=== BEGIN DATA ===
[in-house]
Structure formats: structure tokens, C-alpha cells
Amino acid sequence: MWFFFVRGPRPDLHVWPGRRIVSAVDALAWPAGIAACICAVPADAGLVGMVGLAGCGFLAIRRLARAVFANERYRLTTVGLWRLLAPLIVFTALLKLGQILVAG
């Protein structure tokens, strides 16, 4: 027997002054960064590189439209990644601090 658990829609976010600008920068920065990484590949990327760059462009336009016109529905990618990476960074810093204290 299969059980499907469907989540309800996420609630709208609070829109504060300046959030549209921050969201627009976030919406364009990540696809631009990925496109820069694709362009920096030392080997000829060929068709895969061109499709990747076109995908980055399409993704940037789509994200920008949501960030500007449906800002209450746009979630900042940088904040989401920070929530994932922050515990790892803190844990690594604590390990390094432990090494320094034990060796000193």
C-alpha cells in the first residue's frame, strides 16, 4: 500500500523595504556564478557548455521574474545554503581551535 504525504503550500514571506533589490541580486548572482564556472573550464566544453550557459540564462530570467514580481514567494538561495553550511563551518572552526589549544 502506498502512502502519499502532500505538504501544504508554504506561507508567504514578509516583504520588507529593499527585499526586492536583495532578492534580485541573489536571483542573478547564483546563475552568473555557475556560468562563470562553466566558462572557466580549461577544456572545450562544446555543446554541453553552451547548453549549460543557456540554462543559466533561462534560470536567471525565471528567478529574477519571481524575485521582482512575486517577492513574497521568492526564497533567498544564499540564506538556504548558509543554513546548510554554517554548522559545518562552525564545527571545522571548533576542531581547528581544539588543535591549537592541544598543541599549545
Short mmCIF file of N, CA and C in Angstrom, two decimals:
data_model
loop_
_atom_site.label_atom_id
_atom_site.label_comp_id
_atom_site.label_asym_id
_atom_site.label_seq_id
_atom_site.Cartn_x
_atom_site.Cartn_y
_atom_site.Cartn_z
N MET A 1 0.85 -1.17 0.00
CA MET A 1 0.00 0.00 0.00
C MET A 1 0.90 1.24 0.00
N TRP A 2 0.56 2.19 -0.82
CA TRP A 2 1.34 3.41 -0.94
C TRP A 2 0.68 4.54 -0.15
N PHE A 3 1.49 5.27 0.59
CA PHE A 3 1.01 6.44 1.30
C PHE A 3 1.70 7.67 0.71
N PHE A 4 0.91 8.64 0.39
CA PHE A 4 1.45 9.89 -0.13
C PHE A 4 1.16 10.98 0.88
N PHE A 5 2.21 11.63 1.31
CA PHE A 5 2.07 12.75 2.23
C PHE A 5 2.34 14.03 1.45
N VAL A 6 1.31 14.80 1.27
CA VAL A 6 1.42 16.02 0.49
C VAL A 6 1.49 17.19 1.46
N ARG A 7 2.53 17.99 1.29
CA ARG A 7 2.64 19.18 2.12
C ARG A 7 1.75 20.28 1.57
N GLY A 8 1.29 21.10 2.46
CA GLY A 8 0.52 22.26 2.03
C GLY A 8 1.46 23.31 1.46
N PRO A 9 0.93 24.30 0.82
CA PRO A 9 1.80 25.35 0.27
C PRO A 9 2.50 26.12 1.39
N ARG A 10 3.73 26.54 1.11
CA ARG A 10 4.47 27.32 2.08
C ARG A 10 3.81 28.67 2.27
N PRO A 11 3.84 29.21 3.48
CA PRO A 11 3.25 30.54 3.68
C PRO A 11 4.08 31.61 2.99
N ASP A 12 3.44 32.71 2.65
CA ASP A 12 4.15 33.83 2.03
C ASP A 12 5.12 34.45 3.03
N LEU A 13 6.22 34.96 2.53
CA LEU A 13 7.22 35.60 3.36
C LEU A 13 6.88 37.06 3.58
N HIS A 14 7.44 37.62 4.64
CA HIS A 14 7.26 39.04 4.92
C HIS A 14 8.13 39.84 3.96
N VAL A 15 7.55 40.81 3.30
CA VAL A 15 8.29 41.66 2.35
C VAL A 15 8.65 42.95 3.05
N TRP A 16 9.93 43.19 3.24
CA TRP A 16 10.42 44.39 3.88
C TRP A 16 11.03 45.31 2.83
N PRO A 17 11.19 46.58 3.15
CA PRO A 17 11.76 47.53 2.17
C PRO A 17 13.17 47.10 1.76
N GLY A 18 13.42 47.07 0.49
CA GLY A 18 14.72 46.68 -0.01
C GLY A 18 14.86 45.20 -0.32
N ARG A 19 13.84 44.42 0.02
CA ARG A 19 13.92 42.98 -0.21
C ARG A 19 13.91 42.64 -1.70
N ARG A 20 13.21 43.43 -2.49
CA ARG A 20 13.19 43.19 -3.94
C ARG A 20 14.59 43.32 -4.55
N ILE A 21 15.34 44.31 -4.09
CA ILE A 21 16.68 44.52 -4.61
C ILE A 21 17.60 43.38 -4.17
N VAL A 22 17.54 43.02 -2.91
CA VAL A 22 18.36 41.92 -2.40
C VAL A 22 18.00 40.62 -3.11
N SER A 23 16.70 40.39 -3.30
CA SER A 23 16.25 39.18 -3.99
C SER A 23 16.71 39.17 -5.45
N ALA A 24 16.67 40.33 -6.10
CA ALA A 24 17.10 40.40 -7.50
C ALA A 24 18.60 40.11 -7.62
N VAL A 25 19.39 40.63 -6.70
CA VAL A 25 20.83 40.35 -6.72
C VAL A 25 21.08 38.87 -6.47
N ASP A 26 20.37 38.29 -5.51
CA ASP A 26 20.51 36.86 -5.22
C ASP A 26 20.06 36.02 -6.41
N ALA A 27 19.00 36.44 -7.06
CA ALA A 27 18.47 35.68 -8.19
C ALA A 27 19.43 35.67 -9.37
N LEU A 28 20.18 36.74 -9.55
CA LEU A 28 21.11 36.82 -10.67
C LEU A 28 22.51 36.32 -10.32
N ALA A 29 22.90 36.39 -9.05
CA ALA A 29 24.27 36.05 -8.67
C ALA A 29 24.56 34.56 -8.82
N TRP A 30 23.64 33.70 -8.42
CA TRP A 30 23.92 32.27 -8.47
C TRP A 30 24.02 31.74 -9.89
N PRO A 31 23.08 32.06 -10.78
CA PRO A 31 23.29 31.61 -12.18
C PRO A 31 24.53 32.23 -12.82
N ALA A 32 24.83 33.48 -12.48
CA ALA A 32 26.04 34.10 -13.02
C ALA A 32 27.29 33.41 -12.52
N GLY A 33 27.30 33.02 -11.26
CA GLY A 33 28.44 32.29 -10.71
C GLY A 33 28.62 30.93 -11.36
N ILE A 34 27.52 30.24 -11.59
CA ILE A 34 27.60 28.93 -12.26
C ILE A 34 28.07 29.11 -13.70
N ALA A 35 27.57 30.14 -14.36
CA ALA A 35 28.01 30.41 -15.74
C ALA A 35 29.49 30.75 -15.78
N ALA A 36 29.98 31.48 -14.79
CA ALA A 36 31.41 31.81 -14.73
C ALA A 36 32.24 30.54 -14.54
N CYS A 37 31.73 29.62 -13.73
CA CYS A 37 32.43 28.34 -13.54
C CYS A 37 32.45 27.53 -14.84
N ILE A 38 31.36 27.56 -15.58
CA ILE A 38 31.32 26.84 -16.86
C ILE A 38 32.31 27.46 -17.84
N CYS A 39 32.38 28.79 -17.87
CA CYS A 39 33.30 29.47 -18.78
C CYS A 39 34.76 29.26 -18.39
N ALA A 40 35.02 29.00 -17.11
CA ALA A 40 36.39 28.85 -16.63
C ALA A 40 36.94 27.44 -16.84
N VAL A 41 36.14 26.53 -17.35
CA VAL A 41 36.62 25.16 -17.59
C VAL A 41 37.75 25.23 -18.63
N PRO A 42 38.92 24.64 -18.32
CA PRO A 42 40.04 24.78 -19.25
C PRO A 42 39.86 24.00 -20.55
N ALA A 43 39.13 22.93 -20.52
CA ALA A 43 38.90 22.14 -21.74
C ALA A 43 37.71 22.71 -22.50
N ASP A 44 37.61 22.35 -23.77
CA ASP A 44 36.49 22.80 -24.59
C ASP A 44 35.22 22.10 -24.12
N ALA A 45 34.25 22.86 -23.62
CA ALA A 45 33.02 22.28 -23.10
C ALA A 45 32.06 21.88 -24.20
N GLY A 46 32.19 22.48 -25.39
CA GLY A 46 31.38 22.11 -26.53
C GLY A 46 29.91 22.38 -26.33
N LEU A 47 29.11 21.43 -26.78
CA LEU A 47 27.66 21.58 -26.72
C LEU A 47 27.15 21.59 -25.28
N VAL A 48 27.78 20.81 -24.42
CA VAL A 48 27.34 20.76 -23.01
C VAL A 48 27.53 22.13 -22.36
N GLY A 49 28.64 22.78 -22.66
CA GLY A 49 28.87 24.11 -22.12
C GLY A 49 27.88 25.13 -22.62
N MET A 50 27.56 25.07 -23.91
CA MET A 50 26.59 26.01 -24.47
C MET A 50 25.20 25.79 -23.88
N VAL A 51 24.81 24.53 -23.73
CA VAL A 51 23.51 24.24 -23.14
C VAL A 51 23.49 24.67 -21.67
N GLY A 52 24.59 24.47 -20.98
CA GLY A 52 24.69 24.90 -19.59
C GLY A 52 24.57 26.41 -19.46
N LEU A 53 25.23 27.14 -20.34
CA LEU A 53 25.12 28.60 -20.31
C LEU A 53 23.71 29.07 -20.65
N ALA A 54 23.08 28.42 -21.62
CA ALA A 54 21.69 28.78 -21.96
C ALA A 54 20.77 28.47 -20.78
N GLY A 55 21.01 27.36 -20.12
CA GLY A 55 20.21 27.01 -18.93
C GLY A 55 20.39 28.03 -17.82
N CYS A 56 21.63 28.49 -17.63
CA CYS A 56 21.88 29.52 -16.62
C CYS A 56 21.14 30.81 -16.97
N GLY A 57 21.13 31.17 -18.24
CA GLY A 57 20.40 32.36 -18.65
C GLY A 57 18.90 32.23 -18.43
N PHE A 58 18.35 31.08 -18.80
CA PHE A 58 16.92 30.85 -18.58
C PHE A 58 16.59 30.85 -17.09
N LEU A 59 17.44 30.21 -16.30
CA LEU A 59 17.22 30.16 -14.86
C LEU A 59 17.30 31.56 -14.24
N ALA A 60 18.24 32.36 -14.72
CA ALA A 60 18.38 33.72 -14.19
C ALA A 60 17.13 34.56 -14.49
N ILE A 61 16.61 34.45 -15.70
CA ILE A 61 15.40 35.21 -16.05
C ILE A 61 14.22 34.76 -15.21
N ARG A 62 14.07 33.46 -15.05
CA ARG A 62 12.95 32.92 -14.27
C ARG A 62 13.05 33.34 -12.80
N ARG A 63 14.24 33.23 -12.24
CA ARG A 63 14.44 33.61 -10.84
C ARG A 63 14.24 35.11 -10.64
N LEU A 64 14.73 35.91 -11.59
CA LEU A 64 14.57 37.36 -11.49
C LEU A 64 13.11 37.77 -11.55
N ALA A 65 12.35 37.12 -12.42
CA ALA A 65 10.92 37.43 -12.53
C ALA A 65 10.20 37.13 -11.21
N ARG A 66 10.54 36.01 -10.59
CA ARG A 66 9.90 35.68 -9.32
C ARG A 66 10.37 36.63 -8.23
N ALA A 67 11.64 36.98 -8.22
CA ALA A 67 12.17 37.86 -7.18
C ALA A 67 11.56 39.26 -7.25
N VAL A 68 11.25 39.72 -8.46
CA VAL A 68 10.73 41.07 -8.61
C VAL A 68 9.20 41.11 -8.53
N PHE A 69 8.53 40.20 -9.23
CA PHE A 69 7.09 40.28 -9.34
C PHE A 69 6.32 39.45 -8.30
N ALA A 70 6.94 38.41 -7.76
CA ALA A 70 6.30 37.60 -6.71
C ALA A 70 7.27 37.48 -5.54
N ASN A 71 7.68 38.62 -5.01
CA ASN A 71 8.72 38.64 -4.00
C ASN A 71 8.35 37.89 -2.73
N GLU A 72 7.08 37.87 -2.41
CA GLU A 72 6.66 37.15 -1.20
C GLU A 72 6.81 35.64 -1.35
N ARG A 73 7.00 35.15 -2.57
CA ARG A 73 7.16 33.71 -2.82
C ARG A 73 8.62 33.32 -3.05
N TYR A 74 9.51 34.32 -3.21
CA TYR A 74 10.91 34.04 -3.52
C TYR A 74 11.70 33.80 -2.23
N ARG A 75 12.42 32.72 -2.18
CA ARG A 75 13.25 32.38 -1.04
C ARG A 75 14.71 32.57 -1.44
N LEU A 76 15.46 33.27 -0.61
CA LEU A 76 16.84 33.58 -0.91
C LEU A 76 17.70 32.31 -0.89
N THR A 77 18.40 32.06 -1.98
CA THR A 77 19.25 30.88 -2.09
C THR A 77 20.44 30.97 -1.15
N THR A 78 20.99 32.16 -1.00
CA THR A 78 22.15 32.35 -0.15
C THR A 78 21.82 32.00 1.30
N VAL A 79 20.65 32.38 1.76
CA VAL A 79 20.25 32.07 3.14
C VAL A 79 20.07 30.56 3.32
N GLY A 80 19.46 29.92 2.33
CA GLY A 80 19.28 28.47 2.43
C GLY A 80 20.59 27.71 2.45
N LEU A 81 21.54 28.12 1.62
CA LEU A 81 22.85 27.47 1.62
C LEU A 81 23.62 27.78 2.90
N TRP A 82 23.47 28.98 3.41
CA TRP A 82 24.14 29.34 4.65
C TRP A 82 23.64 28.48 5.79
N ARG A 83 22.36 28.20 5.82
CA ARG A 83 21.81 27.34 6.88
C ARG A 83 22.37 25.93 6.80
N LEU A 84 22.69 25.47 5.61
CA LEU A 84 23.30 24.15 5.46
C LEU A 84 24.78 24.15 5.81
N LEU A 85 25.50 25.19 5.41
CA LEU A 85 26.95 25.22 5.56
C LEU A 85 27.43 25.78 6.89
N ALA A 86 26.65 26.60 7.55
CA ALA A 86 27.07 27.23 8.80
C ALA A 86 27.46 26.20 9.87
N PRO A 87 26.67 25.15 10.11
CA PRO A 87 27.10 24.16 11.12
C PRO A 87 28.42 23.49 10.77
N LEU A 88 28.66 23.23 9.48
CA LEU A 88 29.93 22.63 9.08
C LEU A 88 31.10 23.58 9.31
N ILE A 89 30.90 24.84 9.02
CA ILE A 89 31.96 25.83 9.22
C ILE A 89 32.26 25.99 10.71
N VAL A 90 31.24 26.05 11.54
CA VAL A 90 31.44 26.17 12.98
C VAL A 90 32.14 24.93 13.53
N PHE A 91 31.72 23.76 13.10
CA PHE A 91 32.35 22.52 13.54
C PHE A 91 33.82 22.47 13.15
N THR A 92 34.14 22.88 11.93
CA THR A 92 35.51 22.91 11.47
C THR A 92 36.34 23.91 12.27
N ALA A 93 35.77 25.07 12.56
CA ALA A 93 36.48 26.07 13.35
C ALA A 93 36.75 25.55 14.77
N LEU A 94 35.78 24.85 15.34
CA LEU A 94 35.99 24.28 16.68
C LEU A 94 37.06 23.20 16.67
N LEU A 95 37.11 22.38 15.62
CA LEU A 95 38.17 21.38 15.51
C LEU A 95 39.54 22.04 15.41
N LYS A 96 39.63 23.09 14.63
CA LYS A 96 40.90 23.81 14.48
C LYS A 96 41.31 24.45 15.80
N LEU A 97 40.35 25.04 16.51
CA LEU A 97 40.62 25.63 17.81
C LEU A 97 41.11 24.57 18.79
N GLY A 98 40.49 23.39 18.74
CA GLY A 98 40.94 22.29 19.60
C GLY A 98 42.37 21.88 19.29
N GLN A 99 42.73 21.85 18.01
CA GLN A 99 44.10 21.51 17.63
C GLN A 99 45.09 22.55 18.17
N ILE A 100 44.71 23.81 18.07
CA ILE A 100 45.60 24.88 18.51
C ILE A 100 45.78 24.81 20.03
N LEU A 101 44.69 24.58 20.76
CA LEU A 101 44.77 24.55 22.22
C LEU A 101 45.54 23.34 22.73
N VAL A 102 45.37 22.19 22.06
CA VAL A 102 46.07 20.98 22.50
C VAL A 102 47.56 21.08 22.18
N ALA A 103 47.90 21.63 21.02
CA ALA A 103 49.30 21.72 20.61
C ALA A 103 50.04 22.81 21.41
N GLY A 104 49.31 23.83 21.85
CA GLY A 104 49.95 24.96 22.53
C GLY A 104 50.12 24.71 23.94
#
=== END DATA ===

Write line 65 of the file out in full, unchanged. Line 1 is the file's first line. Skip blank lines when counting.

CA PRO A 17 11.76 47.53 2.17